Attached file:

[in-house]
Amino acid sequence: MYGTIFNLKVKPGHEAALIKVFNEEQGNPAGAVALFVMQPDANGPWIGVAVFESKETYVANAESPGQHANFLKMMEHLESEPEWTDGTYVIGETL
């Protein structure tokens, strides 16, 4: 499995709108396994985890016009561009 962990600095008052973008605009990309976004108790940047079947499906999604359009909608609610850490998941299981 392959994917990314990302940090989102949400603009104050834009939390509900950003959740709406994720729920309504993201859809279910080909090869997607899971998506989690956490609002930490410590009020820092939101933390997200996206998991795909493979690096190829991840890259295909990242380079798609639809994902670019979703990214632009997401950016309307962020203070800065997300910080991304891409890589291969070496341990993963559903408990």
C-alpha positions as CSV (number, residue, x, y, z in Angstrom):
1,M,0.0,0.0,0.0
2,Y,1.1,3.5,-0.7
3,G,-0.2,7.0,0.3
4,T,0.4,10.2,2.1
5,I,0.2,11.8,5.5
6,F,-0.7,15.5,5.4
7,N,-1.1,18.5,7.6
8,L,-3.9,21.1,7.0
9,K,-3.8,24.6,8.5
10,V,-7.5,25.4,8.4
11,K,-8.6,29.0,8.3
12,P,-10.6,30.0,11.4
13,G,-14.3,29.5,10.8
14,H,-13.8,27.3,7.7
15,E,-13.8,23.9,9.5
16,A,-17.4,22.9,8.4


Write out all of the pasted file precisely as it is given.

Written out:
[in-house]
Amino acid sequence: MYGTIFNLKVKPGHEAALIKVFNEEQGNPAGAVALFVMQPDANGPWIGVAVFESKETYVANAESPGQHANFLKMMEHLESEPEWTDGTYVIGETL
């Protein structure tokens, strides 16, 4: 499995709108396994985890016009561009 962990600095008052973008605009990309976004108790940047079947499906999604359009909608609610850490998941299981 392959994917990314990302940090989102949400603009104050834009939390509900950003959740709406994720729920309504993201859809279910080909090869997607899971998506989690956490609002930490410590009020820092939101933390997200996206998991795909493979690096190829991840890259295909990242380079798609639809994902670019979703990214632009997401950016309307962020203070800065997300910080991304891409890589291969070496341990993963559903408990």
C-alpha positions as CSV (number, residue, x, y, z in Angstrom):
1,M,0.0,0.0,0.0
2,Y,1.1,3.5,-0.7
3,G,-0.2,7.0,0.3
4,T,0.4,10.2,2.1
5,I,0.2,11.8,5.5
6,F,-0.7,15.5,5.4
7,N,-1.1,18.5,7.6
8,L,-3.9,21.1,7.0
9,K,-3.8,24.6,8.5
10,V,-7.5,25.4,8.4
11,K,-8.6,29.0,8.3
12,P,-10.6,30.0,11.4
13,G,-14.3,29.5,10.8
14,H,-13.8,27.3,7.7
15,E,-13.8,23.9,9.5
16,A,-17.4,22.9,8.4